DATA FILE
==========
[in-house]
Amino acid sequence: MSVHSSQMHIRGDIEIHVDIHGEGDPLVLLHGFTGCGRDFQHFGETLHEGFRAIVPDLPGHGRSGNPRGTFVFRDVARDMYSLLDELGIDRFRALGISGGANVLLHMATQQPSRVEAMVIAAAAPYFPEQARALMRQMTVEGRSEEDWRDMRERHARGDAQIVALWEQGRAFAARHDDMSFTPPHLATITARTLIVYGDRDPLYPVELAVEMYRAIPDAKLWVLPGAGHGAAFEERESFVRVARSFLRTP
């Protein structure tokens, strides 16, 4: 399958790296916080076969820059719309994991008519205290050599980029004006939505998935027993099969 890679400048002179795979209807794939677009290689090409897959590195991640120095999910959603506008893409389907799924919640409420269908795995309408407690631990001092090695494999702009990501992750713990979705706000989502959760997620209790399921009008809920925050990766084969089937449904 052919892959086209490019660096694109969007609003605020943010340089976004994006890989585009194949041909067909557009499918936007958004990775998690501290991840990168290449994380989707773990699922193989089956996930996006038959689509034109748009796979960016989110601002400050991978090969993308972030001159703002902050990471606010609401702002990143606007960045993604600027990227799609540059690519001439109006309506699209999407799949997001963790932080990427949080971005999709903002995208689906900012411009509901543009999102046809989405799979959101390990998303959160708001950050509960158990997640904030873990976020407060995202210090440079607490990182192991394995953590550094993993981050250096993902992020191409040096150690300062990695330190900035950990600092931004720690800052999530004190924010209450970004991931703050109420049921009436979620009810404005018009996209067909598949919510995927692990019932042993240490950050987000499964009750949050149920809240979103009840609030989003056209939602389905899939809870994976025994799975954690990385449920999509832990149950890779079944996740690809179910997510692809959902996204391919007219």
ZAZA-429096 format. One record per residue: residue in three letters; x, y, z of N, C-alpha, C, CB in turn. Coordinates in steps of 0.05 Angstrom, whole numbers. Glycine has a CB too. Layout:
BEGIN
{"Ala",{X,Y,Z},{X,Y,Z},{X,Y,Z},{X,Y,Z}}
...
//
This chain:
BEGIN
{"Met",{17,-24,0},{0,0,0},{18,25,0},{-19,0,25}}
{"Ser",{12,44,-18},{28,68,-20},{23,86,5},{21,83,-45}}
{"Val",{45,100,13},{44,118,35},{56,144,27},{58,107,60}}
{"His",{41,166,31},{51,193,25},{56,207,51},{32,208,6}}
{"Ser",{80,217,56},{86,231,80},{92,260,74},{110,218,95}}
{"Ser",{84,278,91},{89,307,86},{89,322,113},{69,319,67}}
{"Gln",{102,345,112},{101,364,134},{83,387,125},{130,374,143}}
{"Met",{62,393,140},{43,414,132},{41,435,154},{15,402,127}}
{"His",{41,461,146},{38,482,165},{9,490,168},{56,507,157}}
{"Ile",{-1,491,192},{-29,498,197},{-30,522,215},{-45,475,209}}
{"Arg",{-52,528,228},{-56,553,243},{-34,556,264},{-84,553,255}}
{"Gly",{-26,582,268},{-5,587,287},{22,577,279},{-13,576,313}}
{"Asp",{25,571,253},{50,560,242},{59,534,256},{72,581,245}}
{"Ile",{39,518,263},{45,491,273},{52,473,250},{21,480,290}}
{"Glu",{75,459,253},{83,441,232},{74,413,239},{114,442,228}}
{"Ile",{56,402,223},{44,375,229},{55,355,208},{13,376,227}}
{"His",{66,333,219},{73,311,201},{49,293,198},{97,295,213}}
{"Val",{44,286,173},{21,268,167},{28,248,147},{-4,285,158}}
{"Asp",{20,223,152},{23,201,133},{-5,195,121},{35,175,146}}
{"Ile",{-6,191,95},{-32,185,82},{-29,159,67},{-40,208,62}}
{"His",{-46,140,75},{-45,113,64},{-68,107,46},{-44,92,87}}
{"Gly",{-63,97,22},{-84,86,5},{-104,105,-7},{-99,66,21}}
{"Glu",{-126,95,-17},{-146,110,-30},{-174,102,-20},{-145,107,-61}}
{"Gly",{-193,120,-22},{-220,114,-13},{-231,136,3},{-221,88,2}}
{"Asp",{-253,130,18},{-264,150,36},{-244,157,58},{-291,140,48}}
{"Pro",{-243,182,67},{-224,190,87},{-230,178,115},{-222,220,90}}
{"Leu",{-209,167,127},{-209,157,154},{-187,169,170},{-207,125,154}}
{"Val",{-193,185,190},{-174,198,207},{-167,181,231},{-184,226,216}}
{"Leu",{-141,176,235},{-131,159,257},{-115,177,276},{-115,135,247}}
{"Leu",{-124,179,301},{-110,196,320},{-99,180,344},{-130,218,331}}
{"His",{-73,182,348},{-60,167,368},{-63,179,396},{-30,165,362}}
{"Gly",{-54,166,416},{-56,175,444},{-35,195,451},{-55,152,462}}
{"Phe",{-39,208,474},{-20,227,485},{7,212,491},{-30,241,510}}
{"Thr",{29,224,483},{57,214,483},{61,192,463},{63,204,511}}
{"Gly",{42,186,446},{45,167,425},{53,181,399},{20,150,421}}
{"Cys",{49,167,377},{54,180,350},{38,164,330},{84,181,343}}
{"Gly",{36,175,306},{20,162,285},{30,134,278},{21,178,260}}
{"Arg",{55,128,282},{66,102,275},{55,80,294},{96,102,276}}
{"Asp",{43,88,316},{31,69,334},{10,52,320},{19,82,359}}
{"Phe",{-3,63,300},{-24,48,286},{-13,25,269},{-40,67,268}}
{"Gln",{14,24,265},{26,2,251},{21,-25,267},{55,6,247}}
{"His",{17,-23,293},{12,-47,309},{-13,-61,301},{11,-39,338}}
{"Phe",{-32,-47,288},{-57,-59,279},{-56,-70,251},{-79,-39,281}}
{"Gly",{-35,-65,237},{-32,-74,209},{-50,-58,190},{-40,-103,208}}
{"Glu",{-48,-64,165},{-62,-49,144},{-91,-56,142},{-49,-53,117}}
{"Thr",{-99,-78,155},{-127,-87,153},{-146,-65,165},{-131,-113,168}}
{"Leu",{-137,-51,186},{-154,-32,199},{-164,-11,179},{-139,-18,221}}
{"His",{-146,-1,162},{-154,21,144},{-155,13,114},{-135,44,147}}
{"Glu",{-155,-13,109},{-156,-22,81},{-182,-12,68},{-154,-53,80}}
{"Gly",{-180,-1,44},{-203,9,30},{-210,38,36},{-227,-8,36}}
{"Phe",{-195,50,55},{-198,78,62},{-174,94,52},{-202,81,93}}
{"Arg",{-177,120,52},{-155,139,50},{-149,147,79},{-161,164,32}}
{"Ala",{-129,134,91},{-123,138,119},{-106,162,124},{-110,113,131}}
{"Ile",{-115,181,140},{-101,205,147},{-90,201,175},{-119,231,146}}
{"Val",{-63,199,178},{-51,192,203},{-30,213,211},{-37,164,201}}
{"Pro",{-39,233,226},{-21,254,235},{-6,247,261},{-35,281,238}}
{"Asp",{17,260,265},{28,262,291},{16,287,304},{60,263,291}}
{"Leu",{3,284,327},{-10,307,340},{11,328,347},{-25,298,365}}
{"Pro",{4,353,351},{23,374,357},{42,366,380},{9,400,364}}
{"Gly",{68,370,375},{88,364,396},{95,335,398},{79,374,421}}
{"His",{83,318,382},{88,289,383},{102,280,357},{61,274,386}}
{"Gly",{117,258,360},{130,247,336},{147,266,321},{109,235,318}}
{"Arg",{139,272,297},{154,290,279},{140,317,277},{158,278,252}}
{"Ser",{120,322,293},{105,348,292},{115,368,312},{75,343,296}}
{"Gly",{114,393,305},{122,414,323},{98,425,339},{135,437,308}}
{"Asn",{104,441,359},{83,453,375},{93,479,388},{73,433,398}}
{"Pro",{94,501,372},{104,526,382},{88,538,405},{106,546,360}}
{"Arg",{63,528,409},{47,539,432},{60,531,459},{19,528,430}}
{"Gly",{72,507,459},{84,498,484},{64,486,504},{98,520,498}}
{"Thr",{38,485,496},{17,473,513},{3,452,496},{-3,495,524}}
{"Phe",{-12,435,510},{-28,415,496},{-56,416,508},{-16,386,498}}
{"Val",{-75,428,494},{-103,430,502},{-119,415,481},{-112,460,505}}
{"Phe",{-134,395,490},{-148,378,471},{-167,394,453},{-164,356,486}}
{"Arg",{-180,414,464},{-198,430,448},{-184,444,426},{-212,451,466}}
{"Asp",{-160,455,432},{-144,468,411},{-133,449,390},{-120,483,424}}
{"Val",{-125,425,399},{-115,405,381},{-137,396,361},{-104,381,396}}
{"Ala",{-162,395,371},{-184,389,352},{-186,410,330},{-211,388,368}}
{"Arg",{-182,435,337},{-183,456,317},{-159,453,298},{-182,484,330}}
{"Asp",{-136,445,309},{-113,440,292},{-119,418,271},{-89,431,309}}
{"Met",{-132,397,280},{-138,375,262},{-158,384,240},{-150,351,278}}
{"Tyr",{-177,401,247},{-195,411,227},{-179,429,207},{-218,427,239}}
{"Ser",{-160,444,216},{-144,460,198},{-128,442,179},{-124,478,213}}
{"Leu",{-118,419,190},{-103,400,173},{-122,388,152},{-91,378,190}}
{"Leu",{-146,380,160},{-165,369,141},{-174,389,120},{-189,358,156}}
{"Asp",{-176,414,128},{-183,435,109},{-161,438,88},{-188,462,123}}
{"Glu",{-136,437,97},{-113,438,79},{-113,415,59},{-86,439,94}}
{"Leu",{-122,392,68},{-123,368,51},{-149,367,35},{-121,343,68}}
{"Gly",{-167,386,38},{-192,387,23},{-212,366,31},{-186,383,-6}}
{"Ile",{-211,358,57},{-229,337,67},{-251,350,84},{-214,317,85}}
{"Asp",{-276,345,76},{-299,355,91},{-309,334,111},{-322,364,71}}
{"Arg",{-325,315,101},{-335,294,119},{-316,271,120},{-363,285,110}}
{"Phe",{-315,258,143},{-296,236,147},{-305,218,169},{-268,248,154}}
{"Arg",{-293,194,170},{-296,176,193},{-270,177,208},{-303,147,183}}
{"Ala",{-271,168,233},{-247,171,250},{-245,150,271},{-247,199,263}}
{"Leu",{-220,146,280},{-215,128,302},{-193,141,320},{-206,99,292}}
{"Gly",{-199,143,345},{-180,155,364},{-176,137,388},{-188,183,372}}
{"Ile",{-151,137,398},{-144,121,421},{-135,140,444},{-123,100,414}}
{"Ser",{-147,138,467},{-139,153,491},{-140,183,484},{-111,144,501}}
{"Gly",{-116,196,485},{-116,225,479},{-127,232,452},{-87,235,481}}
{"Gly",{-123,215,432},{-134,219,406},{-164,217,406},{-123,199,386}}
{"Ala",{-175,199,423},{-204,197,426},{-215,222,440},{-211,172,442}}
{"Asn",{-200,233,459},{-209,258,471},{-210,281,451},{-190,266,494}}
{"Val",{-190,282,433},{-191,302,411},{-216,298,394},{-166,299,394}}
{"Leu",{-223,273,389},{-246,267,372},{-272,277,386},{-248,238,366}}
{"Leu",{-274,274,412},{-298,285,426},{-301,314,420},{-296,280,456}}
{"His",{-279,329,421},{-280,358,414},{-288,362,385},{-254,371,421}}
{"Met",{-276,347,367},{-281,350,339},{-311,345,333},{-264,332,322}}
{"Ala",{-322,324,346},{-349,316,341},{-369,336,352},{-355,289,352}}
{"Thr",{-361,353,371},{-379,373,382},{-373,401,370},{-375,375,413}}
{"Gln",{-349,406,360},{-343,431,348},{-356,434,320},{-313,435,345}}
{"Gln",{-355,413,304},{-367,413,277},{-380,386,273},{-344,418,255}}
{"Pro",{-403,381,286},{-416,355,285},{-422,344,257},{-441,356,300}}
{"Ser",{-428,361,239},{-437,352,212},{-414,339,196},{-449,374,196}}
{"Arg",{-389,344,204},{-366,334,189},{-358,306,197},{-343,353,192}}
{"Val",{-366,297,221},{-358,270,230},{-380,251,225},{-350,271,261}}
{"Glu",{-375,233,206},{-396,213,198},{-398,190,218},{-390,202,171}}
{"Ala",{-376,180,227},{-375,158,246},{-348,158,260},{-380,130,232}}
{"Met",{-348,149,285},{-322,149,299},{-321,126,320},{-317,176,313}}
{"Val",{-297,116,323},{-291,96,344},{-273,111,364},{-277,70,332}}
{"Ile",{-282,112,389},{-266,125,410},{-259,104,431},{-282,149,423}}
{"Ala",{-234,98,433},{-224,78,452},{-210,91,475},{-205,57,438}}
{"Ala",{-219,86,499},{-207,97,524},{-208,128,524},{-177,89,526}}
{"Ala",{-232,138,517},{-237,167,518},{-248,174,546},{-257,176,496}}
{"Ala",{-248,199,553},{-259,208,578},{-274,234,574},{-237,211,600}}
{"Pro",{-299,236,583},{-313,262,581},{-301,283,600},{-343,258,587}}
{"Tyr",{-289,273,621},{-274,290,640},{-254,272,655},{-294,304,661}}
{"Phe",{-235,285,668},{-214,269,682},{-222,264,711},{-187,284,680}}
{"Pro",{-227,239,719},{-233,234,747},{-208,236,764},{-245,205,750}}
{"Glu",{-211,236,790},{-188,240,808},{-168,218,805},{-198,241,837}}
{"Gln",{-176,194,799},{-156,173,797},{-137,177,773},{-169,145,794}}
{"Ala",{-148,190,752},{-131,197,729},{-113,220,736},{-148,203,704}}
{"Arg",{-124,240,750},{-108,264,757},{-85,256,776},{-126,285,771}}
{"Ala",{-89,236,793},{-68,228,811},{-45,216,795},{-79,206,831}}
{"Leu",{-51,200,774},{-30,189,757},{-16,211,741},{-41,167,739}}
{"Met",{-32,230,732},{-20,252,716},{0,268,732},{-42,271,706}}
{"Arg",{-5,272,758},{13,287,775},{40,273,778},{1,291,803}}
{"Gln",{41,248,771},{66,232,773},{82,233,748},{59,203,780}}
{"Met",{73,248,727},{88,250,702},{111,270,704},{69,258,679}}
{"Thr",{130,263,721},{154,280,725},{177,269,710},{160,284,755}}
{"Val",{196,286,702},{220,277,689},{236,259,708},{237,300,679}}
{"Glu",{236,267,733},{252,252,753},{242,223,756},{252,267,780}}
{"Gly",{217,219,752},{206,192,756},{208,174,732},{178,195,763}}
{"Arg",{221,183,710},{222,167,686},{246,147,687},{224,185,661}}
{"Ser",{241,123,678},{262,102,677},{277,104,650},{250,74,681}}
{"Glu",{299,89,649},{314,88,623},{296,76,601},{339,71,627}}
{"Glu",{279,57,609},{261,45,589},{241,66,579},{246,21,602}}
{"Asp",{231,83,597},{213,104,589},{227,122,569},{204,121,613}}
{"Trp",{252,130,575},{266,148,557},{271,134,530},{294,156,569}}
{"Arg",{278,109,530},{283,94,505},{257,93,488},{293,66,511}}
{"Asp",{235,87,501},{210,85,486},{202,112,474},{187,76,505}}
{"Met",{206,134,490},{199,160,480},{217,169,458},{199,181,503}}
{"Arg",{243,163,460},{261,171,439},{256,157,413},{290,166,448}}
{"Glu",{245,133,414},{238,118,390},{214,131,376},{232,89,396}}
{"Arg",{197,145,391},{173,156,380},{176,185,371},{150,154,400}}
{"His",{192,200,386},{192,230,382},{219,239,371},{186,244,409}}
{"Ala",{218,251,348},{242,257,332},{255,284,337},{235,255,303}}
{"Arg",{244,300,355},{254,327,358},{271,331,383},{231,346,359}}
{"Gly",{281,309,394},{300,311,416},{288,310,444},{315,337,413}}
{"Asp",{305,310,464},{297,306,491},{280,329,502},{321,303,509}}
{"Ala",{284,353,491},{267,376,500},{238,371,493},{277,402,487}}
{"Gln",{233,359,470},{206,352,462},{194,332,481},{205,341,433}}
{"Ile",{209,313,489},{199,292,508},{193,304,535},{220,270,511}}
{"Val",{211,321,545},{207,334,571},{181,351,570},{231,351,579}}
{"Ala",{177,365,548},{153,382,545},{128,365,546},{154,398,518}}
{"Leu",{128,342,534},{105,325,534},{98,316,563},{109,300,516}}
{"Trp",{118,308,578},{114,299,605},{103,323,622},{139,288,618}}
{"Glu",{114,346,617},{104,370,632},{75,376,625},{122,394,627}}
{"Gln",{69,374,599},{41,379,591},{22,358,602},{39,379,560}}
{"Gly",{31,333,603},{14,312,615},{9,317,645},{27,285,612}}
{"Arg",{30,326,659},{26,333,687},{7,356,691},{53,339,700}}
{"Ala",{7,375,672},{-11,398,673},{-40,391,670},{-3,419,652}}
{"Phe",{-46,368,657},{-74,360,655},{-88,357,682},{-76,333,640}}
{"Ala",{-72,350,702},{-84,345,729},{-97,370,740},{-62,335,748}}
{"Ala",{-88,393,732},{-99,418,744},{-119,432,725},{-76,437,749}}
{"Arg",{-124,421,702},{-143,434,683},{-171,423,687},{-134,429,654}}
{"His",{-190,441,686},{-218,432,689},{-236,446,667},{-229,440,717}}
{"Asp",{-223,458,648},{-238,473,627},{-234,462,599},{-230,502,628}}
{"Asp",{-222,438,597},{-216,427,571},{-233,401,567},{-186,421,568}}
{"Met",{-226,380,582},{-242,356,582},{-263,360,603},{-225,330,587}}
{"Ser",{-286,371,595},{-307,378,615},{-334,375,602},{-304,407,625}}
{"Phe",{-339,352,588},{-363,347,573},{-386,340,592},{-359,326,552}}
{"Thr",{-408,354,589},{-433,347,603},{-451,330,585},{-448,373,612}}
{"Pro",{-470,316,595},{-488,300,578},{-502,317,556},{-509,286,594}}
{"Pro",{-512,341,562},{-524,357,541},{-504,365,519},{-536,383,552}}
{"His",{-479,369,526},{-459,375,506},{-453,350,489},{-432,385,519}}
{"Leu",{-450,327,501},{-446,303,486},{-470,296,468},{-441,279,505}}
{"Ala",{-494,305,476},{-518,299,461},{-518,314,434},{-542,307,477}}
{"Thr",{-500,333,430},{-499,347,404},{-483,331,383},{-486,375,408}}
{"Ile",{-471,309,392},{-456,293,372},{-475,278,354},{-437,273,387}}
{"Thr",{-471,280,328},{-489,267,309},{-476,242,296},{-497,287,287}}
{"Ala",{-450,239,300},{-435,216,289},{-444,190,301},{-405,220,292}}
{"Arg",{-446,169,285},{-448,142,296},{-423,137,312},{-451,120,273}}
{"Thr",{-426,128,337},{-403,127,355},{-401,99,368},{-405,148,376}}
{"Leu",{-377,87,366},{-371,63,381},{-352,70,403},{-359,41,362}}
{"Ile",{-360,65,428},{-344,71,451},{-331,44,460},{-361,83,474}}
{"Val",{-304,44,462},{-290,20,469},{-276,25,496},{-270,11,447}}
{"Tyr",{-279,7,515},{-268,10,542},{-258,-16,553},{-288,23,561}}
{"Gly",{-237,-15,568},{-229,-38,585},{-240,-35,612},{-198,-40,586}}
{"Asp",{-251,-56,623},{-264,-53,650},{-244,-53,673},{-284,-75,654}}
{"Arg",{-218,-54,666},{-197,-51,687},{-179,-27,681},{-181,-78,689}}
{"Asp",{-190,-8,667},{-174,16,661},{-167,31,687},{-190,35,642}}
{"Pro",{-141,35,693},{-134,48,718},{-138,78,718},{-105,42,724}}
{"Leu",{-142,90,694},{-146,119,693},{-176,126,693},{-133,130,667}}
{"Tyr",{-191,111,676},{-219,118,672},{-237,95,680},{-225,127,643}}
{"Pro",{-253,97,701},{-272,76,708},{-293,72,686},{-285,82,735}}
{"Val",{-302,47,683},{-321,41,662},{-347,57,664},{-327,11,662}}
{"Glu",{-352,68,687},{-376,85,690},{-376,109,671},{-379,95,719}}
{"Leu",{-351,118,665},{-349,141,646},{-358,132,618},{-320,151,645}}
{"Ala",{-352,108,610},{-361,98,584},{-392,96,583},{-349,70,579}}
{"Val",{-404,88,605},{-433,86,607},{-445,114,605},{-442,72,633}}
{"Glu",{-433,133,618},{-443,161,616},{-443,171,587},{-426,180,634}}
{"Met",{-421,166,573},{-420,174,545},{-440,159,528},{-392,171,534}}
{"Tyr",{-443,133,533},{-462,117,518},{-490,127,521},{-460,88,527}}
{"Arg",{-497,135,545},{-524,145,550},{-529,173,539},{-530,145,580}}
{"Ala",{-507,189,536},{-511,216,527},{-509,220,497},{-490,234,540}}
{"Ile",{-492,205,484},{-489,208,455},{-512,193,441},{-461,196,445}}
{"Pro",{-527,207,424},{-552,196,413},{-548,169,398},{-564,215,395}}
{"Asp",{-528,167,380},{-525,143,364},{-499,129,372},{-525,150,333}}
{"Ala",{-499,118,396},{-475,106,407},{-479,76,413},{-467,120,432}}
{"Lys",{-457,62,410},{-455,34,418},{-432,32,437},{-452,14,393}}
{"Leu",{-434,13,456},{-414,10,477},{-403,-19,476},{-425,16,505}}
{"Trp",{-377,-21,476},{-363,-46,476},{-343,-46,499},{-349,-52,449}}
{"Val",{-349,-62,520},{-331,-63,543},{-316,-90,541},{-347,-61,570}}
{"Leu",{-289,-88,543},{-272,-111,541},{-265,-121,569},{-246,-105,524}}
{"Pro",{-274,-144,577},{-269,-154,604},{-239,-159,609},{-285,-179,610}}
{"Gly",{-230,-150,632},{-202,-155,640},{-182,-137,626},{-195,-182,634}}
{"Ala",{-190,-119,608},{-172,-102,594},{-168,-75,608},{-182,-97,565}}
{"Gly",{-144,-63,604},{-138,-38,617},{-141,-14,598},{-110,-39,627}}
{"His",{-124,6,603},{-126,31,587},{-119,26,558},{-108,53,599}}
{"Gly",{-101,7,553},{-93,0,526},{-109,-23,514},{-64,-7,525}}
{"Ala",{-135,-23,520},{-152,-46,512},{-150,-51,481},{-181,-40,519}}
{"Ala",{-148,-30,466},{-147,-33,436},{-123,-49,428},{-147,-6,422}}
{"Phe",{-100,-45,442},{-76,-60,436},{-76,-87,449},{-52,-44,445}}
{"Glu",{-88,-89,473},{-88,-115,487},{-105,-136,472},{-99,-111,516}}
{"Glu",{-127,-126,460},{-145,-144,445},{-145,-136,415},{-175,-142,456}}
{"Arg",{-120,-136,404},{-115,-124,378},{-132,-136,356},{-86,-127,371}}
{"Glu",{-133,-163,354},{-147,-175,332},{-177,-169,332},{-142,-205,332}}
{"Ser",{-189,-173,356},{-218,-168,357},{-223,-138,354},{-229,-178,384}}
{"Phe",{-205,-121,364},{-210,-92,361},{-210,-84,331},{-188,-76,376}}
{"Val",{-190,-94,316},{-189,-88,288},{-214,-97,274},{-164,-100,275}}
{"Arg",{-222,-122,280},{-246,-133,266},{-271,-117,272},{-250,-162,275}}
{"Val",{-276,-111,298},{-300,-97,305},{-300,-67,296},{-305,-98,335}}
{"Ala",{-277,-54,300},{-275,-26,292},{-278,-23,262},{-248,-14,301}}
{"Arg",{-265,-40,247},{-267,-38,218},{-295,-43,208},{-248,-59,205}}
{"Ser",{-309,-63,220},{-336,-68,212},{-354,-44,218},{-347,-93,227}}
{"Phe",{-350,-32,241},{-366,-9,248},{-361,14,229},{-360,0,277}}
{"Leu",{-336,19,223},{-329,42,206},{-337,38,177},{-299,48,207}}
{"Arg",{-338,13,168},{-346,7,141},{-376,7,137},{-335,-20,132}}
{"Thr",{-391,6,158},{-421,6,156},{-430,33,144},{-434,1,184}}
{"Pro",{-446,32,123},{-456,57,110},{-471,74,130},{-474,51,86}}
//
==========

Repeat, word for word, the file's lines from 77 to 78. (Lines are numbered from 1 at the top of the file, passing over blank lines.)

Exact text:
{"Pro",{94,501,372},{104,526,382},{88,538,405},{106,546,360}}
{"Arg",{63,528,409},{47,539,432},{60,531,459},{19,528,430}}